Hope you enjoyed yesterday's tasty donuts. Now here are a bunch of details that have delayed the making of stinky donuts:
At the end of the aluminum exhaust fab project, we wanted to hear our new creation, but the starter wouldn't cooperate. Though we thought we had finally solved the Miatabusa's complex starter problem, the starter we installed was built from used parts salvaged from a few broken starters. Any guesses what happens when you build with broken parts? You get another broken starter.
Though it worked on the bench, once we installed it in the car, the engine could only turn over until the first or second compression stroke before the one-way sprag clutch (the one that lets the engine outrun the starter when it finally catches) started to slip and the engine stopped while the starter motor freewheeled.
Undaunted, we decided to push start the car. Only we couldn't. Even with a foot firmly on the clutch, and the clutch hydraulics thoroughly diagnosed, the car acted like it was in gear. The clutch simply wouldn't disengage.
So we push started it with Alex's M-Coupe (backwards, since the Z3 body has too pointy a front bumper, and the Miata's front bumper cover was off anyway.) It fired immediately, and sounded like this:
The stuck-in-gear thing seemed to sort itself out immediately, but a few other problems arose. First, there was this horrendous oil leak, made much more obvious by the fluorescent goo we used to trace it.
Then there was the nasty rattling noise of the engine hitting the subframe. And, of course, the sad fact that we had built the starter in a way that made it impossible to change without removing the bellhousing. Time for the engine to come back out and remedy those problems, but not before several unrelated delays caused by the day job and the Frankenmiata.
The massive oil leak, it turns out, was caused by our attempts to prevent a massive oil leak. Let me explain…
The bellhousing adaptor we fabricated bolts to two different parts of the Hayabusa engine case. The wedge piece, shown here, bolts to the angled clutch cover face, and then the bellhousing adaptor bolts to both the wedge and the crank nose cover at the same time. To make this work, both these surfaces seed to be at the same height and perfectly parallel. That's not actually all that hard to do, with the right laser scanners, CAD tools and machining skillz, if (and believe me, it's a big IF) the Hayabusa engine cases can be trusted to be consistent.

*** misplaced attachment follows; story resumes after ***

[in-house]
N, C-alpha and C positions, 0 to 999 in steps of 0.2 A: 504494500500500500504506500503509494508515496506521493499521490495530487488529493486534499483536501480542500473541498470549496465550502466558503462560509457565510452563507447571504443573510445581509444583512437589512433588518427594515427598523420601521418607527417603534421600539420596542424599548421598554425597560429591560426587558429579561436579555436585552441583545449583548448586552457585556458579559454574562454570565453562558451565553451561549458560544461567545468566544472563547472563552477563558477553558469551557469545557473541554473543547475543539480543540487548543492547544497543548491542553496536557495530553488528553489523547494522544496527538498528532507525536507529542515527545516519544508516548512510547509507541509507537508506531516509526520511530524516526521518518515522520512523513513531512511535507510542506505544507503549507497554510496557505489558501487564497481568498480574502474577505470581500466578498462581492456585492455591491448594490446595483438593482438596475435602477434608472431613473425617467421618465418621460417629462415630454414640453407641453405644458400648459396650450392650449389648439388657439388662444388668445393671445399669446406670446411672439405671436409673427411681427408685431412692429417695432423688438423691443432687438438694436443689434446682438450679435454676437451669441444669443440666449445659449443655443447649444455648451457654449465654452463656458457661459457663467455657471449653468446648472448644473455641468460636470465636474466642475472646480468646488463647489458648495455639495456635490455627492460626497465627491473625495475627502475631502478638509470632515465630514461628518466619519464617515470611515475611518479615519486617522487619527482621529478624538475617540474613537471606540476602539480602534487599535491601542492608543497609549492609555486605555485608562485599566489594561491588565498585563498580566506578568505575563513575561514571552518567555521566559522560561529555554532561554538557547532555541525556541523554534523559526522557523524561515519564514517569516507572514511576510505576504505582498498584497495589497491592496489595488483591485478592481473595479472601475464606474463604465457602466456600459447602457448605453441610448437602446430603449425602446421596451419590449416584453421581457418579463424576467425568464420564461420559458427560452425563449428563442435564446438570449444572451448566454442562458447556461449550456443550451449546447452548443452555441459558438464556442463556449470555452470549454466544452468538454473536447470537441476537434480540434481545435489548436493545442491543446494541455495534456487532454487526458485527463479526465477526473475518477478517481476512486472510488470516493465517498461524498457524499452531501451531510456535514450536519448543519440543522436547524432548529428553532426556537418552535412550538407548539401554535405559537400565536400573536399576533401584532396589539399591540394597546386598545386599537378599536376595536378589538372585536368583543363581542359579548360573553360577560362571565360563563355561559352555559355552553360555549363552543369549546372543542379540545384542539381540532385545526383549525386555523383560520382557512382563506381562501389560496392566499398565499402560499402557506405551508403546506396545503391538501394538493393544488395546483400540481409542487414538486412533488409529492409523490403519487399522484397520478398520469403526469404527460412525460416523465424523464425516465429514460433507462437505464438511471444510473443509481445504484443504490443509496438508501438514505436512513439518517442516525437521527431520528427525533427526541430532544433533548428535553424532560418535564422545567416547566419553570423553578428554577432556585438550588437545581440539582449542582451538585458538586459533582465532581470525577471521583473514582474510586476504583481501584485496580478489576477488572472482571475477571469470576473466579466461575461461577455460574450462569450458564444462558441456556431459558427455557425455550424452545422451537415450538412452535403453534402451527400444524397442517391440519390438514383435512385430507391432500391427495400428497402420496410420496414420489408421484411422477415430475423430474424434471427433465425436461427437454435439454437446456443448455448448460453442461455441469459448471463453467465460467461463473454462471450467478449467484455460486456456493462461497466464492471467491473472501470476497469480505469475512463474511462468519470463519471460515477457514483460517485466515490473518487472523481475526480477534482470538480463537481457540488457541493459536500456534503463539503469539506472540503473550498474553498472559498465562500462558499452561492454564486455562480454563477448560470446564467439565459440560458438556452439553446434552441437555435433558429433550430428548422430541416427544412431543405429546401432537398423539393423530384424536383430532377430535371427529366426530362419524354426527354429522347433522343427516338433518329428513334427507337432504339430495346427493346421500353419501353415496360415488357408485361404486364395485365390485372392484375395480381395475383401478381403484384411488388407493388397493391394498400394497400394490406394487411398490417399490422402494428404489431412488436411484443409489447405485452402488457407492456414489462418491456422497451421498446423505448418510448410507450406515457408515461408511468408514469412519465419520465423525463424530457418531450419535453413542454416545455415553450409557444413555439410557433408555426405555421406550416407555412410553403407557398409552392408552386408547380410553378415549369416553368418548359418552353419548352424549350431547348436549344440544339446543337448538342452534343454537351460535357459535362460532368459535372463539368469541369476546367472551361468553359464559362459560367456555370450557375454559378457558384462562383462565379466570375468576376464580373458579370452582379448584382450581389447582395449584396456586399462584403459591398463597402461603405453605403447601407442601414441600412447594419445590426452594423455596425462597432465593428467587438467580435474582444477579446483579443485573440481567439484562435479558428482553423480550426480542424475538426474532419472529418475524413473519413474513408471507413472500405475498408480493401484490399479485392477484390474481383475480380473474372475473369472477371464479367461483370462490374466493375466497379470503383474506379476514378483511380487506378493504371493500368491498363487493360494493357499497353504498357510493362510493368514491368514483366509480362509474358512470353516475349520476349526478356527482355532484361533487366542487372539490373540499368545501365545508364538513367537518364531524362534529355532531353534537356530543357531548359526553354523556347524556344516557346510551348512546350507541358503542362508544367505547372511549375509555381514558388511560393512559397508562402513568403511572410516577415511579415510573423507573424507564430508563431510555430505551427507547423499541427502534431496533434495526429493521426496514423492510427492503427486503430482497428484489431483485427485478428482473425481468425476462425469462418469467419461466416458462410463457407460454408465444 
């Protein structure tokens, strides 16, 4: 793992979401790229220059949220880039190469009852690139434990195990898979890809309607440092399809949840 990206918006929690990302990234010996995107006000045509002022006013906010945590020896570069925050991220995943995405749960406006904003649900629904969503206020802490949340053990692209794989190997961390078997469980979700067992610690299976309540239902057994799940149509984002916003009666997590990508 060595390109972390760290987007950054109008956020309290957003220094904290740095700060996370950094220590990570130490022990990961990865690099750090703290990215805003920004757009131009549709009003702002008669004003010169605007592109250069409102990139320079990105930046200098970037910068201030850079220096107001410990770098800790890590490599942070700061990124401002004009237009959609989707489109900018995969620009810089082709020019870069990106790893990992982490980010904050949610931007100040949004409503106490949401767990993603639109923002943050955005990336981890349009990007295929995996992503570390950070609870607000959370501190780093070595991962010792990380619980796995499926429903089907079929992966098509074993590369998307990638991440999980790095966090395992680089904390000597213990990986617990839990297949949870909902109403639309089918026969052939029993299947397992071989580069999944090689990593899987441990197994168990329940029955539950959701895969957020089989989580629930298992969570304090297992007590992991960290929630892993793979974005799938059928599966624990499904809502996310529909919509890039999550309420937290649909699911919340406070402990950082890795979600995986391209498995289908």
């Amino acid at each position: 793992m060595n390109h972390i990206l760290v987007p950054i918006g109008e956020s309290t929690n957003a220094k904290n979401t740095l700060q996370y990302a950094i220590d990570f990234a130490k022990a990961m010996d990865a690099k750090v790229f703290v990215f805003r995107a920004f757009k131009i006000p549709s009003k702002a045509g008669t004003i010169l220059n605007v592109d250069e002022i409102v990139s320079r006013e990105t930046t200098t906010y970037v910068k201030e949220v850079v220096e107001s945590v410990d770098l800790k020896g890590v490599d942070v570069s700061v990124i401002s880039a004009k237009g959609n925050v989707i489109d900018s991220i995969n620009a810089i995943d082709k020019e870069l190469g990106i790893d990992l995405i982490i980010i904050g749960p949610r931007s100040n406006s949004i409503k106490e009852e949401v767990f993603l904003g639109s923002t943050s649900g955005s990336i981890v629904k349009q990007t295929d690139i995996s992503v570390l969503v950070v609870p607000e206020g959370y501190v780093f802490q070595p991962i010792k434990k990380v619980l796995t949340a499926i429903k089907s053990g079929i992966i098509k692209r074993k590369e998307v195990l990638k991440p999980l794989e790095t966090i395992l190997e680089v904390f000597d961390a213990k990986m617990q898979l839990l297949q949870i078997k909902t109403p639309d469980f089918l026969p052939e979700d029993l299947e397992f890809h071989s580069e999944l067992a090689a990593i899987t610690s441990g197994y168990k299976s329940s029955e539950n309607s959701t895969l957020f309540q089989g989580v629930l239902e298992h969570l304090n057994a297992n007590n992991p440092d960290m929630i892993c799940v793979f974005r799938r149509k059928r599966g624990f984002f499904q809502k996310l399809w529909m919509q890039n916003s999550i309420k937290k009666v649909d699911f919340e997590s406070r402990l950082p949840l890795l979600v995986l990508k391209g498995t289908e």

We don't trust them though. Odds are pretty good the two faces are machined separately, on different machines in different setups. Both faces need to be flat, but neither needs to be a precise height relative to the other, since both covers are independent and don't attach to anything else. If Suzuki didn't need to keep them consistent to a thousandth of an inch, it would be foolish to assume they did.
So we didn't. Tim machined the wedge a few thousandths short, and we used a shim to bring it up to the same height as the crank cover. This strategy let us track which shims each Hayabusa engine required. Over time, if every engine requires the same shim, we'll know Suzuki kept these faces consistent, and we can start making wedges to the right height. If not, we just use a different shim for each engine.
Problem is, we somehow started with the wrong shim. The fluorescent goo clearly showed the oil leak was gushing from the crank nose flange, and when I measured the height of the bellhousing flange's two mating surfaces (the black bit is a precision straightedge), there was a 0.009 gap at the crank flange. Final assembly had happened in a furiously busy weekend, and the old measure twice, shim once strategy had been mixed up.